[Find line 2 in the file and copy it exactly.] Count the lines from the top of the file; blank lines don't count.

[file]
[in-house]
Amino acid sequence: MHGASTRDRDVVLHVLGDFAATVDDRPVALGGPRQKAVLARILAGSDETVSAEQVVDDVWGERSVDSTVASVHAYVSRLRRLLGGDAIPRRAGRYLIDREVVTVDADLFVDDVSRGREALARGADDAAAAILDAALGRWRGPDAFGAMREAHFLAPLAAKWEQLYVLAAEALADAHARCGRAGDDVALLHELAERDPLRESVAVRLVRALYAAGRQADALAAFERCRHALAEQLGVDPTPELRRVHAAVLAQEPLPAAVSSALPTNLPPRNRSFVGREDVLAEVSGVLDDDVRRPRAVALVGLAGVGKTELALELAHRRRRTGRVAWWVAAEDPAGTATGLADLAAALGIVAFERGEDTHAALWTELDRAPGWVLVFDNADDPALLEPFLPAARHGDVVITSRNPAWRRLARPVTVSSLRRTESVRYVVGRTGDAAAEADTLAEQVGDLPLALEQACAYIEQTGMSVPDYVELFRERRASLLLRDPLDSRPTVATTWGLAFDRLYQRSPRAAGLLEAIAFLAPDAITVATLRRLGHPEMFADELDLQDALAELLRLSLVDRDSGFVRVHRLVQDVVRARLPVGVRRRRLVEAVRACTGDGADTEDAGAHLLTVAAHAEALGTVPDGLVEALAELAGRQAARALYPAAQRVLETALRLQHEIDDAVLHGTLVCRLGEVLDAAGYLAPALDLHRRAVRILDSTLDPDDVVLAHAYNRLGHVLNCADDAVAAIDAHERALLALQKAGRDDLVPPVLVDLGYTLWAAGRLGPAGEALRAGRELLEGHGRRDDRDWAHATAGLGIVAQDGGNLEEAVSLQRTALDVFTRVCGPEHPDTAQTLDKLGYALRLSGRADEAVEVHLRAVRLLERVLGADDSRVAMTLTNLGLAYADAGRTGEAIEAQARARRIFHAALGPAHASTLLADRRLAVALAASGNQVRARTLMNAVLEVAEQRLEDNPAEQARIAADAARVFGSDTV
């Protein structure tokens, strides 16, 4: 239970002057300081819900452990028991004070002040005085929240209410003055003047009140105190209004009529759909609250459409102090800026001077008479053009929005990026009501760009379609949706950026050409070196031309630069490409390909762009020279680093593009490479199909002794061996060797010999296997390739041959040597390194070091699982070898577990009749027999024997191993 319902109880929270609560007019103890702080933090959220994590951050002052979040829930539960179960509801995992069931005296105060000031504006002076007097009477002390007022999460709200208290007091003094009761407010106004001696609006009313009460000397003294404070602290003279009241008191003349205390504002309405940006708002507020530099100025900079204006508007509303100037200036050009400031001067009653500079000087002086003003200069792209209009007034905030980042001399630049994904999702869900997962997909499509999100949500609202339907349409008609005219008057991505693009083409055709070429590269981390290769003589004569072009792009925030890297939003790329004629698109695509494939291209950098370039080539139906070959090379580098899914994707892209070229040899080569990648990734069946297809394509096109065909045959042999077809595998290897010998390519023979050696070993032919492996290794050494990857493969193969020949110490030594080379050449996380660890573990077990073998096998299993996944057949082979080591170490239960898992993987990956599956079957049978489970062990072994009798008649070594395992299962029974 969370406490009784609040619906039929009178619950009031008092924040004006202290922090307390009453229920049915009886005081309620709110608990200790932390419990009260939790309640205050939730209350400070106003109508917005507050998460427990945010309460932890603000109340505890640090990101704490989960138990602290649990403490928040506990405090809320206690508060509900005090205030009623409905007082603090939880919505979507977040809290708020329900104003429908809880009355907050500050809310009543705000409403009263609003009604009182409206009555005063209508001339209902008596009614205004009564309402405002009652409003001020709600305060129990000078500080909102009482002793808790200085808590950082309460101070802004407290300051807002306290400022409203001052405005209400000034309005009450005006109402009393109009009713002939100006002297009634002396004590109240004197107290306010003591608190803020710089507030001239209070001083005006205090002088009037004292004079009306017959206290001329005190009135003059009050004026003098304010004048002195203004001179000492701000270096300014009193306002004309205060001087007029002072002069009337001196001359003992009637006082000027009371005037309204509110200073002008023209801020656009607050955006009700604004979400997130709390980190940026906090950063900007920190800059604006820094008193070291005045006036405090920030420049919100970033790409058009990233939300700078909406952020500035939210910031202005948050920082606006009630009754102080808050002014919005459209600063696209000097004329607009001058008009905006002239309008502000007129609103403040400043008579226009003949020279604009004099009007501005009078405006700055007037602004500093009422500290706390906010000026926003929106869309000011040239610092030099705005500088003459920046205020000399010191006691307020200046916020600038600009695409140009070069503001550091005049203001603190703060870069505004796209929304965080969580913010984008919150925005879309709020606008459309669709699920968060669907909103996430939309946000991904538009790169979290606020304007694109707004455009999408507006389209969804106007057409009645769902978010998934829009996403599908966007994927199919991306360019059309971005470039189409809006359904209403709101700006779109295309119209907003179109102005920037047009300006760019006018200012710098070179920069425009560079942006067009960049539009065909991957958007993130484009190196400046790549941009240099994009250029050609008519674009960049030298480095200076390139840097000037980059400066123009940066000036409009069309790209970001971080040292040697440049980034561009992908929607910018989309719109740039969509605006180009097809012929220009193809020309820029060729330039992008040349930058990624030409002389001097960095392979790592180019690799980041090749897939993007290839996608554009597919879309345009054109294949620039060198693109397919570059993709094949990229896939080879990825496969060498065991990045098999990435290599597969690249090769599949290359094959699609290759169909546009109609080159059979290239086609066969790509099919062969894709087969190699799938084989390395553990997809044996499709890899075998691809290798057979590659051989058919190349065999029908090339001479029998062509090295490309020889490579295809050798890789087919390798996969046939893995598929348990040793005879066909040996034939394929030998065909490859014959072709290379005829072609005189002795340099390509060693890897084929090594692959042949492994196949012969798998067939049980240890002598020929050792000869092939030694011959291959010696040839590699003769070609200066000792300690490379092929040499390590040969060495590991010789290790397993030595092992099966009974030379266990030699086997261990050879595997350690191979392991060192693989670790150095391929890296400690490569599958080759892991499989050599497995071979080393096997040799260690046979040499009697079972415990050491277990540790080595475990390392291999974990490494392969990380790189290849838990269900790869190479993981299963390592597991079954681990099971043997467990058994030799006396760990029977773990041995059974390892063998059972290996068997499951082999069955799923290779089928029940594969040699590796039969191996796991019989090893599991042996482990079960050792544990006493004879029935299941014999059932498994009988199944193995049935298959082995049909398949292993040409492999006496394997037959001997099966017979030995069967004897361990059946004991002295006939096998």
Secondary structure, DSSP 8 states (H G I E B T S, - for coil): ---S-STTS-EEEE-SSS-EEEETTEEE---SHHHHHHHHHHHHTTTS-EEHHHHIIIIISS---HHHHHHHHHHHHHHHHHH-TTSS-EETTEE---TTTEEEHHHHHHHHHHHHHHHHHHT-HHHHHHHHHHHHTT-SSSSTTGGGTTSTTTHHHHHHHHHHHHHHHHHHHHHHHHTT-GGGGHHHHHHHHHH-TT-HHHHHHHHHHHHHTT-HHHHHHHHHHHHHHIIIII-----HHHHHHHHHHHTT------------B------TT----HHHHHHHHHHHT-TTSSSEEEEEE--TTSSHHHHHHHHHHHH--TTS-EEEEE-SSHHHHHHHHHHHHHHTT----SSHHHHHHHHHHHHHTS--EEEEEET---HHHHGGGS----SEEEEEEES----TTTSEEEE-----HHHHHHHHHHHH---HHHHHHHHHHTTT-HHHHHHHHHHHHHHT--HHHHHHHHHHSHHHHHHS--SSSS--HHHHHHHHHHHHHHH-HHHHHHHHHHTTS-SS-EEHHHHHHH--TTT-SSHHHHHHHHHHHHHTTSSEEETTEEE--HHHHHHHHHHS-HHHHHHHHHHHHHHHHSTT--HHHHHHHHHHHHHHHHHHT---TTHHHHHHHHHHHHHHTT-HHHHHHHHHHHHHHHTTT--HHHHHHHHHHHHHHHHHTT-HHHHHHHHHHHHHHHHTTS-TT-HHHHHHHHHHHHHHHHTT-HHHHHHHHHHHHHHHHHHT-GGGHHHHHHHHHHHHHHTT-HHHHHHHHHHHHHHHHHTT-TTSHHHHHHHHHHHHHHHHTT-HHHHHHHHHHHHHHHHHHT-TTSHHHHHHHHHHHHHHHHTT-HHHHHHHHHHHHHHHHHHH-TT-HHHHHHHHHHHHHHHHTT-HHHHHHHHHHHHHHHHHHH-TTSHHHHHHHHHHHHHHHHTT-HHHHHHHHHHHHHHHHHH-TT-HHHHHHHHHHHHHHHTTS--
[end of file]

Amino acid sequence: MHGASTRDRDVVLHVLGDFAATVDDRPVALGGPRQKAVLARILAGSDETVSAEQVVDDVWGERSVDSTVASVHAYVSRLRRLLGGDAIPRRAGRYLIDREVVTVDADLFVDDVSRGREALARGADDAAAAILDAALGRWRGPDAFGAMREAHFLAPLAAKWEQLYVLAAEALADAHARCGRAGDDVALLHELAERDPLRESVAVRLVRALYAAGRQADALAAFERCRHALAEQLGVDPTPELRRVHAAVLAQEPLPAAVSSALPTNLPPRNRSFVGREDVLAEVSGVLDDDVRRPRAVALVGLAGVGKTELALELAHRRRRTGRVAWWVAAEDPAGTATGLADLAAALGIVAFERGEDTHAALWTELDRAPGWVLVFDNADDPALLEPFLPAARHGDVVITSRNPAWRRLARPVTVSSLRRTESVRYVVGRTGDAAAEADTLAEQVGDLPLALEQACAYIEQTGMSVPDYVELFRERRASLLLRDPLDSRPTVATTWGLAFDRLYQRSPRAAGLLEAIAFLAPDAITVATLRRLGHPEMFADELDLQDALAELLRLSLVDRDSGFVRVHRLVQDVVRARLPVGVRRRRLVEAVRACTGDGADTEDAGAHLLTVAAHAEALGTVPDGLVEALAELAGRQAARALYPAAQRVLETALRLQHEIDDAVLHGTLVCRLGEVLDAAGYLAPALDLHRRAVRILDSTLDPDDVVLAHAYNRLGHVLNCADDAVAAIDAHERALLALQKAGRDDLVPPVLVDLGYTLWAAGRLGPAGEALRAGRELLEGHGRRDDRDWAHATAGLGIVAQDGGNLEEAVSLQRTALDVFTRVCGPEHPDTAQTLDKLGYALRLSGRADEAVEVHLRAVRLLERVLGADDSRVAMTLTNLGLAYADAGRTGEAIEAQARARRIFHAALGPAHASTLLADRRLAVALAASGNQVRARTLMNAVLEVAEQRLEDNPAEQARIAADAARVFGSDTV